Brands, Medical Use, Clinical Data
- Mercurial Diuretics
- Diagnostic aids
Brands / Synonyms
Chlormerodrine; Chlormeroprin; Chloromeridin; Chloromerodrin; Diurone; Hg-203 chlormerodrin; Katonil; Mercardox; Mercloran; Mercoral; Merculest; Merilid; Neogidrin; Neohydrin; Oricur; Percapyl; Promeran; Promerane
Previously used as a diuretic. The radiolabeled form has been used as a diagnostic and research tool.
Chlormerodrin is a mercurial compound with toxic side effects. It is no longer used and has been replaced with new classes of diuretic drugs.
Mechanism of Action
Chlormerodrin most likely acts by a direct renal action. Mercurial diuresis is presumed to occur through inhibition of reabsorption of water and electrolytes in the convoluted tubules, although the problem of whether the locus of action is primarily on the proximal or distal portion has not yet been settled. There is also evidence that mercurials interfere with the permeability of the membrane of tubular cells by increasing passive influx of Na+ ion, Cl- ion and water into the cells, without interfering with the active extrusion of Na+ ion. Lastly, there is some evidence that chlormerodrin inhibits succinic dehydrogenase, but the clinical significance of this binding is not known.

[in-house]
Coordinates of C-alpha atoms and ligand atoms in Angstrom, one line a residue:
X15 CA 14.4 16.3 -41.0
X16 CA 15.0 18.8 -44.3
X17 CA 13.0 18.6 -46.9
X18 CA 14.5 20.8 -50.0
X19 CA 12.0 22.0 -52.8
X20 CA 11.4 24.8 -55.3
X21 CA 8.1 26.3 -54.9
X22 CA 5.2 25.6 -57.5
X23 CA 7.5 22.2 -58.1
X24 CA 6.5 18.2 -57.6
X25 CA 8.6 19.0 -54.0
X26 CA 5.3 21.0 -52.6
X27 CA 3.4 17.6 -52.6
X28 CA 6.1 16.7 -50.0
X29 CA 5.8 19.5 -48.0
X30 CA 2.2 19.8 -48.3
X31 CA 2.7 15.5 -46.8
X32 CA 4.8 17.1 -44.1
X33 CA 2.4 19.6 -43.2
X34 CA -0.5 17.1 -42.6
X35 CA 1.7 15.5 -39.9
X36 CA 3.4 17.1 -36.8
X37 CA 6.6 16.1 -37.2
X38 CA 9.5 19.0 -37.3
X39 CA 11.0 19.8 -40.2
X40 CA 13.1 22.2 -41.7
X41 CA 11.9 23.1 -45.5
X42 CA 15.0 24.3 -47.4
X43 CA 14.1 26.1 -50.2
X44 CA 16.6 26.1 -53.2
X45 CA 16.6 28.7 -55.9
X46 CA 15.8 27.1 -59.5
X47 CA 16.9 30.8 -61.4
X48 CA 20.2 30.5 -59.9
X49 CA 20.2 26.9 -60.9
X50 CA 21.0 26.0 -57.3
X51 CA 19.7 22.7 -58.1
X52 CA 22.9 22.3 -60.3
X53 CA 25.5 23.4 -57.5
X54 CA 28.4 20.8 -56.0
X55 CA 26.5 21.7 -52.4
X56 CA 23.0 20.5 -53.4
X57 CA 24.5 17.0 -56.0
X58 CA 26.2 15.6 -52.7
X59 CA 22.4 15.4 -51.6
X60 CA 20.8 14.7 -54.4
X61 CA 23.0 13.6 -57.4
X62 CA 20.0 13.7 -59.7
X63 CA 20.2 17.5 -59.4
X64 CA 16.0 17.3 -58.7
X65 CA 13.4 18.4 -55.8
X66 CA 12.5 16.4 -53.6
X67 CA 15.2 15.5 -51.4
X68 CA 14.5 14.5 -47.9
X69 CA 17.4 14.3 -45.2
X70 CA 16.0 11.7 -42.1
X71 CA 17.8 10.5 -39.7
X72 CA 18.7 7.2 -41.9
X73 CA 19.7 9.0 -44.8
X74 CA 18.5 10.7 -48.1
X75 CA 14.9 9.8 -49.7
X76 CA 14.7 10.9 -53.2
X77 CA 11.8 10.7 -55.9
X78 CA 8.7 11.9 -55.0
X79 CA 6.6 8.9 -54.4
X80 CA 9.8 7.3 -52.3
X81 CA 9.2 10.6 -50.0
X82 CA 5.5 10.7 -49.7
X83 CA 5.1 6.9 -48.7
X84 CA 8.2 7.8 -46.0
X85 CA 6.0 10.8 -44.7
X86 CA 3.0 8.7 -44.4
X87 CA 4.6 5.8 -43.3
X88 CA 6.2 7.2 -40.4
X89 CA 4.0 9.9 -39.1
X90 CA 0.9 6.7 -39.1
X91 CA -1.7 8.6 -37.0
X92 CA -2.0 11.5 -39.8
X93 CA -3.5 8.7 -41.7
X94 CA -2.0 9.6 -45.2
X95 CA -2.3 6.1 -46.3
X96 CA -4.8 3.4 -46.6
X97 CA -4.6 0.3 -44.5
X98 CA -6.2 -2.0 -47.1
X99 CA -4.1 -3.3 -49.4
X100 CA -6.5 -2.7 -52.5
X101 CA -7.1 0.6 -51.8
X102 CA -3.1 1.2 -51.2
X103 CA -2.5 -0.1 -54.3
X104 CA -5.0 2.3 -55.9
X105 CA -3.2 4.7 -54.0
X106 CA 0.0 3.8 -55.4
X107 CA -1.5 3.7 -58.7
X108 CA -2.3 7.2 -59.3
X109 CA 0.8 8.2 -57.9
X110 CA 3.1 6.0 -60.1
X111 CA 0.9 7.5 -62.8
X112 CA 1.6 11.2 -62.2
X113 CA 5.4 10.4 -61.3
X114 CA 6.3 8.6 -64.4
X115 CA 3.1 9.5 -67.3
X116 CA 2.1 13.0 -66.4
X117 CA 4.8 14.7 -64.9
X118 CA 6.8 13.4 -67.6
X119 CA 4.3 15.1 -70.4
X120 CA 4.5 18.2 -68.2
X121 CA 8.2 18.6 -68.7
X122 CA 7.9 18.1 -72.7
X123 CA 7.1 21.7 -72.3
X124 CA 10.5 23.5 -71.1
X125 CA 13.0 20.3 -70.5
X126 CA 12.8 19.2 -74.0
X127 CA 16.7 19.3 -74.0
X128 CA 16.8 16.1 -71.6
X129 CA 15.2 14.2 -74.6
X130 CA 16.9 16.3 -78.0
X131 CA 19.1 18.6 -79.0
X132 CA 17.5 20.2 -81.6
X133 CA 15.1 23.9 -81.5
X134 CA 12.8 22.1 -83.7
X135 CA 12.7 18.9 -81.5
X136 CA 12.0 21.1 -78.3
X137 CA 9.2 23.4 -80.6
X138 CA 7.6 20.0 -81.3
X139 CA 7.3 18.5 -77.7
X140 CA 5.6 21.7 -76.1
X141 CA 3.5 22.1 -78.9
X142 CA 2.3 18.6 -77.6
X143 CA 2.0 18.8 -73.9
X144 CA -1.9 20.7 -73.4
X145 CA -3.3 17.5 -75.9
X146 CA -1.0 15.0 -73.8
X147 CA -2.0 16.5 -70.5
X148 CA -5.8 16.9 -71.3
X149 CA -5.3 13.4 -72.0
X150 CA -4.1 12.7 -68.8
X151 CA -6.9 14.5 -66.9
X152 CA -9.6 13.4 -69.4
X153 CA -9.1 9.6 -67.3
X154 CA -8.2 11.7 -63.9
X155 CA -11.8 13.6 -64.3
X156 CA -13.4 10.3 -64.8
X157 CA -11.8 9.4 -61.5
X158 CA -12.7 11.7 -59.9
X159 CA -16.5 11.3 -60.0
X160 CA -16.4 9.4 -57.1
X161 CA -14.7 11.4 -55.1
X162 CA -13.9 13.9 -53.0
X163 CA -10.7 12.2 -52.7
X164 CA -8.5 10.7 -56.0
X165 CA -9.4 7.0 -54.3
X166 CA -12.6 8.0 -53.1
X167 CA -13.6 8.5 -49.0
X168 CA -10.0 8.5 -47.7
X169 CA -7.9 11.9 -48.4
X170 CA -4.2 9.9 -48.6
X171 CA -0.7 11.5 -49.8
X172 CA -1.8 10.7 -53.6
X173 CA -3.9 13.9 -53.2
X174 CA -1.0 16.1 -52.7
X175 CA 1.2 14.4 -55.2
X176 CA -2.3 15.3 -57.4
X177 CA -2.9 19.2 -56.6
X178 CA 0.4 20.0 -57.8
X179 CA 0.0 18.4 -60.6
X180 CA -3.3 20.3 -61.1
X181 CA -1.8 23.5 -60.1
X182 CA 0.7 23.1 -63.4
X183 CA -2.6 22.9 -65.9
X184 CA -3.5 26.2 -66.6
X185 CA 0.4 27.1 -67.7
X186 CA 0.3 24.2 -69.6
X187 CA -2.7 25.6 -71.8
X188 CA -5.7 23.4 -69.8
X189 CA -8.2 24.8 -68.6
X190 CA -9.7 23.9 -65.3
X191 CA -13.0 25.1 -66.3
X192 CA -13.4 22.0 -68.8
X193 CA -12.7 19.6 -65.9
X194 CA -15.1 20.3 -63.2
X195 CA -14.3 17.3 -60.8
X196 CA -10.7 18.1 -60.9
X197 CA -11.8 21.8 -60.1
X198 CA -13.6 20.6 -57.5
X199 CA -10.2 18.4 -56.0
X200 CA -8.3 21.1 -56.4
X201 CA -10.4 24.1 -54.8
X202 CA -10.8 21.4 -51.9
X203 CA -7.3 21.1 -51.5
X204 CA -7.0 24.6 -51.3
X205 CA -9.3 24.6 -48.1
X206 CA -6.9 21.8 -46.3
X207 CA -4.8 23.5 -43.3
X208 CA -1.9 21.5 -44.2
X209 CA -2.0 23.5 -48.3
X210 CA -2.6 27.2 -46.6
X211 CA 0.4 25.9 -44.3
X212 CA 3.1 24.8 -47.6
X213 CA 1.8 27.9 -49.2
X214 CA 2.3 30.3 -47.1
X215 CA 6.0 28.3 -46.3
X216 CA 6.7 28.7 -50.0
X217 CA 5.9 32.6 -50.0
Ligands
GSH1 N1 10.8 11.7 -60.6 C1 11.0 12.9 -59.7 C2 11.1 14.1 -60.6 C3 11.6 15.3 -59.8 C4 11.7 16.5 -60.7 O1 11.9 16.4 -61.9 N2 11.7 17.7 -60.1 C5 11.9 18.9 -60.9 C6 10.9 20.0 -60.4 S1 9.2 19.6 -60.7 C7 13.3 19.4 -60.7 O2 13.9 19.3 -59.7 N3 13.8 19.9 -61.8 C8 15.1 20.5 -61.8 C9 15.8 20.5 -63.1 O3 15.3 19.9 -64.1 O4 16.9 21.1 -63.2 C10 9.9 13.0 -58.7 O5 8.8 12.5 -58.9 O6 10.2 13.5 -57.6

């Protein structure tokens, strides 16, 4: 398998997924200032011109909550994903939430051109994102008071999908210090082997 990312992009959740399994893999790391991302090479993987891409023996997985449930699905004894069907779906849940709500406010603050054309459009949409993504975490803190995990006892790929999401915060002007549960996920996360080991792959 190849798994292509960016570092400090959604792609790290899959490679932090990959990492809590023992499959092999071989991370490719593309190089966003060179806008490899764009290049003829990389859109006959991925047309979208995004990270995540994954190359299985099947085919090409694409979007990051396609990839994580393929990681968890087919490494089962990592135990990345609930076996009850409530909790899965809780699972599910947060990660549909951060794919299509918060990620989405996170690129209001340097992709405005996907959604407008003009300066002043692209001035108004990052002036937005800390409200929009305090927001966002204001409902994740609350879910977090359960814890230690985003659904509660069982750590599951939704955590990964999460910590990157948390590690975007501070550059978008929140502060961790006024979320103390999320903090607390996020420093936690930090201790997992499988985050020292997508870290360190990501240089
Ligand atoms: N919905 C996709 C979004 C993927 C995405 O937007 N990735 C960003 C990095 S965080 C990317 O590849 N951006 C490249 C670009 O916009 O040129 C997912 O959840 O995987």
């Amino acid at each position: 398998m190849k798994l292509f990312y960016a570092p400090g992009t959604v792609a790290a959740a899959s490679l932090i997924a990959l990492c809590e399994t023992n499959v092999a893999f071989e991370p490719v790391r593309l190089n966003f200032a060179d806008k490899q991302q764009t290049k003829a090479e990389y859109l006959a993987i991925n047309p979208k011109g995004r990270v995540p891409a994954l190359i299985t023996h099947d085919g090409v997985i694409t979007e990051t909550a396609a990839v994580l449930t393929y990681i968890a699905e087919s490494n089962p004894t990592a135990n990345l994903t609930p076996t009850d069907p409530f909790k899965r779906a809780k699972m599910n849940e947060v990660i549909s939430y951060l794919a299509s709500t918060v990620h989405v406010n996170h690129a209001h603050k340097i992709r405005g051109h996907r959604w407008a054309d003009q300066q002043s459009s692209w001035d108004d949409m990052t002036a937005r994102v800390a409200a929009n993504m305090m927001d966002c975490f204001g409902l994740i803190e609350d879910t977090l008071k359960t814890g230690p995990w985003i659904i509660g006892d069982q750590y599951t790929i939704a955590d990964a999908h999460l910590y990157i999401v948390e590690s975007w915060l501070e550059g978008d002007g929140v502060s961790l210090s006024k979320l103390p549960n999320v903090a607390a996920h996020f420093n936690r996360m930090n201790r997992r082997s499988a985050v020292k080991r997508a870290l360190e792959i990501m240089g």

As chlormerodrin has been shown to increase the levels of mercury in the kidney to toxic levels, any symptoms of overdose will most likely correspond to symptoms experienced in exposure to mercury.
Biotrnasformation / Drug Metabolism